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Back to the Gardens: A Conversation with Grey Gardens composer Scott Frankel
by Richard Knight, Jr.

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From the moment that Edith Bouvier Beale and her daughter, Edie Beale, first made their appearance in the 1975 documentary Grey Gardens, their fanatical following took hold and has never wavered. So compelling and original were these two—known as Big Edie and Little Edie—and the highly charged circumstances in which they lived that the film documented, that they, like Little Edie's unique fashion sense, have never gone out of style. The two women came from a background of privilege and wealth and continued to reside in only a few of the 28 rooms of their East Hampton estate Grey Gardens decades after Big Edie's money dried up after being divorced by her wealthy stockbroker husband. By the time filmmakers David and Albert Maysles came to film them in the early 1970s, the fortunes of the two Edie's had fallen into sharp decline and it was only through the intercession of their famous Kennedy aunt and cousin that the town of East Hampton was prevented from condemning the estate.

After prevailing over East Hampton, Big and Little Edie continued to live in squalor in the mansion (along with 52 cats) until Big Edie's death in 1977. Striking individuals both (Little Edie describes herself as a 'staunch character') the often-tempestuous relationship between the two captured on film by the Maysles brothers resonates like characters out of Dickens or Tennessee Williams (there's more than a little of Miss Havisham and Estella in their story). In the documentary the women often pass the time singing along to Big Edie's old demos (she had dreams of being an opera singer) while Little Edie demonstrates both her unique dance moves and one of a kind fashion sense (which has influenced many fashion designers since the film premiered).

The cult movie, which has always had a large gay following, went main stream in early 2006 with a hugely successful off-Broadway musical adaptation by three gay men: playwright Doug Wright, composer Scott Frankel and lyricist Michael Korie. Act one of the show begins with Grey Gardens at its height in 1941. Big Edie is preparing to triumphantly announce Little Edie's engagement to Joe Kennedy, Jr., at a luncheon party (and sing several numbers accompanied by her gay pianist and companion Gould as well)—as soon as Mr. Beale returns home 'on the 5:15' train, that is. But Mr. Beale doesn't return home and Little Edie's chance to escape Grey Gardens is thwarted by her mother. Act Two recreates the documentary, complete with several haunting numbers, where at times past and present vividly merge.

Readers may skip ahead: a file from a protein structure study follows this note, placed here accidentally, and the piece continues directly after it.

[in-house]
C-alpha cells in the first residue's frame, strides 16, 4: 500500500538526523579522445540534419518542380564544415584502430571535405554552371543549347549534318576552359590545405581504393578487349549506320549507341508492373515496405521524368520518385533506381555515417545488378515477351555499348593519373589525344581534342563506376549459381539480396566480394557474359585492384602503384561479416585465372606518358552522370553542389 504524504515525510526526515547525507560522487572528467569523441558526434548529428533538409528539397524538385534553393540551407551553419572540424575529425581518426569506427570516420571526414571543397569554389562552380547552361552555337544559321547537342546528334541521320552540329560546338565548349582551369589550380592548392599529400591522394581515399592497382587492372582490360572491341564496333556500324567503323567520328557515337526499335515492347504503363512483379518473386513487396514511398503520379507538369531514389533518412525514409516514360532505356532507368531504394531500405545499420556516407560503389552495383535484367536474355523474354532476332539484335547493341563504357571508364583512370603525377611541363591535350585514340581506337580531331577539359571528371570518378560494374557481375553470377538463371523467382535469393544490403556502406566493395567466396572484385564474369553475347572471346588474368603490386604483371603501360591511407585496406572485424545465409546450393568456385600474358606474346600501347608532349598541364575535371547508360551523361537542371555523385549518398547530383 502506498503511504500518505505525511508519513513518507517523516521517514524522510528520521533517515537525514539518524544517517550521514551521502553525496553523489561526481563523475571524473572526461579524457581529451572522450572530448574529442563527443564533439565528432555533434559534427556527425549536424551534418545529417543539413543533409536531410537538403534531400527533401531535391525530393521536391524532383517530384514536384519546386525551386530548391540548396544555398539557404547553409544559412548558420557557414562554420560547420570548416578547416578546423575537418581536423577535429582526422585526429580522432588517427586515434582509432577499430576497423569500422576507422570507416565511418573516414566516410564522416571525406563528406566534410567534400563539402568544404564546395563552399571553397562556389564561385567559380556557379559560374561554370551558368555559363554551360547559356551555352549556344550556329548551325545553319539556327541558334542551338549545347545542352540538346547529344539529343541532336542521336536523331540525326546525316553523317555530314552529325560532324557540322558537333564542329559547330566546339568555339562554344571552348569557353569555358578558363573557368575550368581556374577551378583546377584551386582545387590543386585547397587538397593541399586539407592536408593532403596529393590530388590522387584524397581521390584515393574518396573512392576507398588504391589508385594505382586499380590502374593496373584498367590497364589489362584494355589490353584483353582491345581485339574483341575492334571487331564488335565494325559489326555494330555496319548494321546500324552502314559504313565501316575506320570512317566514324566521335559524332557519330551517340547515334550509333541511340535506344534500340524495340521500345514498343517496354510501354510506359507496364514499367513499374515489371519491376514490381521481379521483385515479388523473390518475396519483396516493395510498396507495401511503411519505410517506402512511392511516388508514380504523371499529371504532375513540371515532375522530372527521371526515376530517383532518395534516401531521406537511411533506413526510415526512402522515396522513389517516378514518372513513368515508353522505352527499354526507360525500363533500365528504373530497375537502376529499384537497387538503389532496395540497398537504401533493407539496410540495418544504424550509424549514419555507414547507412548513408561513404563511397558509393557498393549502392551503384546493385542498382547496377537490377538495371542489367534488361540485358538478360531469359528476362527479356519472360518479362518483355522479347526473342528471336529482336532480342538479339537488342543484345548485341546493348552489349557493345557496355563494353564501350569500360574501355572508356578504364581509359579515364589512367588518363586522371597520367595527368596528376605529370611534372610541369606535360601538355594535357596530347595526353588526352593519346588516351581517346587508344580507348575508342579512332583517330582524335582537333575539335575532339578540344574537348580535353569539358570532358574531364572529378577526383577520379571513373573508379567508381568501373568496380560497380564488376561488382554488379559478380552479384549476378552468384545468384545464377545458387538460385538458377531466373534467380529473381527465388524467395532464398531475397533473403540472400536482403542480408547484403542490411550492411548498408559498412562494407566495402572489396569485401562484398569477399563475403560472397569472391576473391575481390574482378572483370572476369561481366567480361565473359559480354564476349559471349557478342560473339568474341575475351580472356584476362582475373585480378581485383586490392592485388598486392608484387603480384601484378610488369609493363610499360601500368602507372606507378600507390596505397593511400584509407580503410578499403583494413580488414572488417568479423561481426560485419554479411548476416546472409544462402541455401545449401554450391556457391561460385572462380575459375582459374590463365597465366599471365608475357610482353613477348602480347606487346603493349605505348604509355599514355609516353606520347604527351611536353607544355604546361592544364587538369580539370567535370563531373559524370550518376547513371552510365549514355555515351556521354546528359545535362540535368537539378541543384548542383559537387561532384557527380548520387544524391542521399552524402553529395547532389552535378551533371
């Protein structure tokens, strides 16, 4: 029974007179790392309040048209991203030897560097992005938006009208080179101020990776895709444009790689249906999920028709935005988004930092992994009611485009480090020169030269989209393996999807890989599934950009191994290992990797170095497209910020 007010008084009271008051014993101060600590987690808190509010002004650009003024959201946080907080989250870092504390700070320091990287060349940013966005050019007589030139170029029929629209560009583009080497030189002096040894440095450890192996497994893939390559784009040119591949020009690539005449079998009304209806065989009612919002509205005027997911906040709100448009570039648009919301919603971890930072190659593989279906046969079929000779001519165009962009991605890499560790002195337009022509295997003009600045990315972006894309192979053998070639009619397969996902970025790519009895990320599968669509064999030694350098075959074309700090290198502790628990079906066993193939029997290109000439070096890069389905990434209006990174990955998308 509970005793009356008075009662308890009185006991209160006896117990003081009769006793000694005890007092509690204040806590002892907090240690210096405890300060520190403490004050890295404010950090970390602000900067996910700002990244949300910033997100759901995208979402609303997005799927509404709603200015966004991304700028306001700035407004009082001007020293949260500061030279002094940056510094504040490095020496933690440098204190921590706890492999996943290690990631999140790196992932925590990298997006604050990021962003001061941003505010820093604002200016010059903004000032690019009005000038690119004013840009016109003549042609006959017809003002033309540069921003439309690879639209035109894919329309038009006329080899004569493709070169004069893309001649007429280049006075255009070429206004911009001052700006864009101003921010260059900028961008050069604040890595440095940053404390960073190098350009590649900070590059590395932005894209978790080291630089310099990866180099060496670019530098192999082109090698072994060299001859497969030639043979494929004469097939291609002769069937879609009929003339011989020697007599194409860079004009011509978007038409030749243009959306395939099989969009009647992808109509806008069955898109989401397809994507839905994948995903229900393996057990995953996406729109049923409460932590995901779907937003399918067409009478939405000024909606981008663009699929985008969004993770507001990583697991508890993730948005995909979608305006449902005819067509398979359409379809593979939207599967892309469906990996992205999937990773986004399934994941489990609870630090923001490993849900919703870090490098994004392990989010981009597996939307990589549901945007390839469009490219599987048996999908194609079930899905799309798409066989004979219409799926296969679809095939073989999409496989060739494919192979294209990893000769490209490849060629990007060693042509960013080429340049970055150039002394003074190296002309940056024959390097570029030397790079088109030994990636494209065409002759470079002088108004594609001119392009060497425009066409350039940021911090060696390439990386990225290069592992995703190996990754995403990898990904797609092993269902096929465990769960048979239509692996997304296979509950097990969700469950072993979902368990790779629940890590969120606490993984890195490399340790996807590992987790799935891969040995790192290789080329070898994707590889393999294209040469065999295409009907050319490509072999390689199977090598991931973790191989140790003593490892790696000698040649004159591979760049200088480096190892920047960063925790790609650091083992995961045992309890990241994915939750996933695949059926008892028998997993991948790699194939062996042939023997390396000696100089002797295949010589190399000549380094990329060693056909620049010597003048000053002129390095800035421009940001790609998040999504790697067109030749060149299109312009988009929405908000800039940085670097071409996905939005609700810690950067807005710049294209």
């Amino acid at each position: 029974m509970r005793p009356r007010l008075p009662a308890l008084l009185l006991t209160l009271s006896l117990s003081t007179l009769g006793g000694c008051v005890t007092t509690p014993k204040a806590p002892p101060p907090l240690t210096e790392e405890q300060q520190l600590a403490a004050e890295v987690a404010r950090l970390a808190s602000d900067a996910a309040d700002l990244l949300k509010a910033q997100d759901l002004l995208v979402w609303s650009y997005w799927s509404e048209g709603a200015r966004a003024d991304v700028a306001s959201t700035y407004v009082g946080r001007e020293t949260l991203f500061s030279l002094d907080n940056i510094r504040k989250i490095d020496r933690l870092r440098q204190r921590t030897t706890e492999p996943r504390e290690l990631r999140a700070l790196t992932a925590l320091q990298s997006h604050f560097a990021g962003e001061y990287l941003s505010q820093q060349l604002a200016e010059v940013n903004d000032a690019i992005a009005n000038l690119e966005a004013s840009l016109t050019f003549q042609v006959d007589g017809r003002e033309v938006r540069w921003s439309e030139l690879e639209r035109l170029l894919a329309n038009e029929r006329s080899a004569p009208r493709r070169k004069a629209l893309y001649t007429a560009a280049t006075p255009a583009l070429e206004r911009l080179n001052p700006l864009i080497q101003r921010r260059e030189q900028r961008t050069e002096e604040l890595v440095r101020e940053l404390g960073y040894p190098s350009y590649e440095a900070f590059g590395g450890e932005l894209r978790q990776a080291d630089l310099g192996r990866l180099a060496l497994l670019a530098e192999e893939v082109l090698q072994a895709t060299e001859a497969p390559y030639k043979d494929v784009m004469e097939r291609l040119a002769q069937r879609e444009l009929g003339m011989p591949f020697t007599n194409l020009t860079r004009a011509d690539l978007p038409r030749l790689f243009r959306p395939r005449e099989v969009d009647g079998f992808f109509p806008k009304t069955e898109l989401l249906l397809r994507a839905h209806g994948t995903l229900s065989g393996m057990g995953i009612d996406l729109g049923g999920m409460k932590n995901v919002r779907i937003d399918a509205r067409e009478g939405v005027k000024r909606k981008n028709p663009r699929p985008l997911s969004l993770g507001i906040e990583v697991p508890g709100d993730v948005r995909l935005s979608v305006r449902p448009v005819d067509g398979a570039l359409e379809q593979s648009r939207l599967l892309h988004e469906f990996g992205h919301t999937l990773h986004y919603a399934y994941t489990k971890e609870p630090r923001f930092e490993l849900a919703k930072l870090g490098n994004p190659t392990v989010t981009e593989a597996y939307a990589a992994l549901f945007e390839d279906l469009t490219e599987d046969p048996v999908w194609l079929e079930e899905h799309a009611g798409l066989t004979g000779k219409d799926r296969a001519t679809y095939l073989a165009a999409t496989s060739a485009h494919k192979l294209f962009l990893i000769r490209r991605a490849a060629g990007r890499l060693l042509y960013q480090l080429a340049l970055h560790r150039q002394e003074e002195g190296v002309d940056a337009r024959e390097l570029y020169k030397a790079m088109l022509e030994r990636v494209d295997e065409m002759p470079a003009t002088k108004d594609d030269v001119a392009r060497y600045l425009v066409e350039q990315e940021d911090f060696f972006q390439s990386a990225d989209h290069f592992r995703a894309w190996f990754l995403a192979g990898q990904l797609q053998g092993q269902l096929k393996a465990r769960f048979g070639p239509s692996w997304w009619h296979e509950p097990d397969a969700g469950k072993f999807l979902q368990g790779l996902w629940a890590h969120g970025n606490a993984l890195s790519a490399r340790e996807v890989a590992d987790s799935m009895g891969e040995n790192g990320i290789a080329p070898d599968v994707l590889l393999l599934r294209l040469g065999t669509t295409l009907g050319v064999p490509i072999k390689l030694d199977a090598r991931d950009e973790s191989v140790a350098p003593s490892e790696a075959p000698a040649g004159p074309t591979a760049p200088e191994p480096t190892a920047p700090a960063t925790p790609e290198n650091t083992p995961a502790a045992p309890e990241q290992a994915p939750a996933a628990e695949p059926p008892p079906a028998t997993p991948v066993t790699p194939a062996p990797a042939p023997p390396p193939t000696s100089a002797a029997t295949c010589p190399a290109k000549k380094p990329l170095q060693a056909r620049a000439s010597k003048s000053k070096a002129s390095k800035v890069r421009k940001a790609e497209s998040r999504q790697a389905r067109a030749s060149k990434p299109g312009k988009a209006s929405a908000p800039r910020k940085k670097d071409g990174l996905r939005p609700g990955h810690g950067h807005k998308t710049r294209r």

Grey Gardens followed its triumphant Off Broadway run with a critically acclaimed transfer to Broadway late in 2006. It won Tony awards for both its leading ladies, Christine Ebersole as Little Edie and Mary Louise Wilson as Big Edie; it then closed at the end of July. A sheet music folio of song highlights was released and joining that is the just released, lavishly illustrated Grey Gardens: The Complete Book and Lyrics of the Broadway Musical from publisher Hal Leonard.

Windy City Times recently spoke with Grey Gardens musical composer Scott Frankel. Frankel has worked as a conductor and music director on many Broadway shows but 'Grey Gardens' represents his first major musical on the boards. As he walked around Manhattan on a windy fall day where he resides Frankel talked about his work on the show and what lies in store for the musical version of 'Grey Gardens.'

Windy City Times: Grey Gardens was one of the most moving experiences I've had in the theatre, quite honesty.

Scott Frankel: Thank you so much. Did you see it on Broadway or Off?

WCT: I saw it on Broadway.

SF: Great. I think we made it better. It was amazing to have a chance to do some work on it—you don't usually get the chance to revisit the material. But when we transferred we had some time off in-between and we got to roll up our sleeves and fix some things that we were never totally satisfied with.

WCT: Well you really caught it. Every one of my theatre queen friends kept saying, 'You've really got to make the effort to get here to see this; Christine Ebersole is giving one of those legendary performances that are so rare' and it really, really was.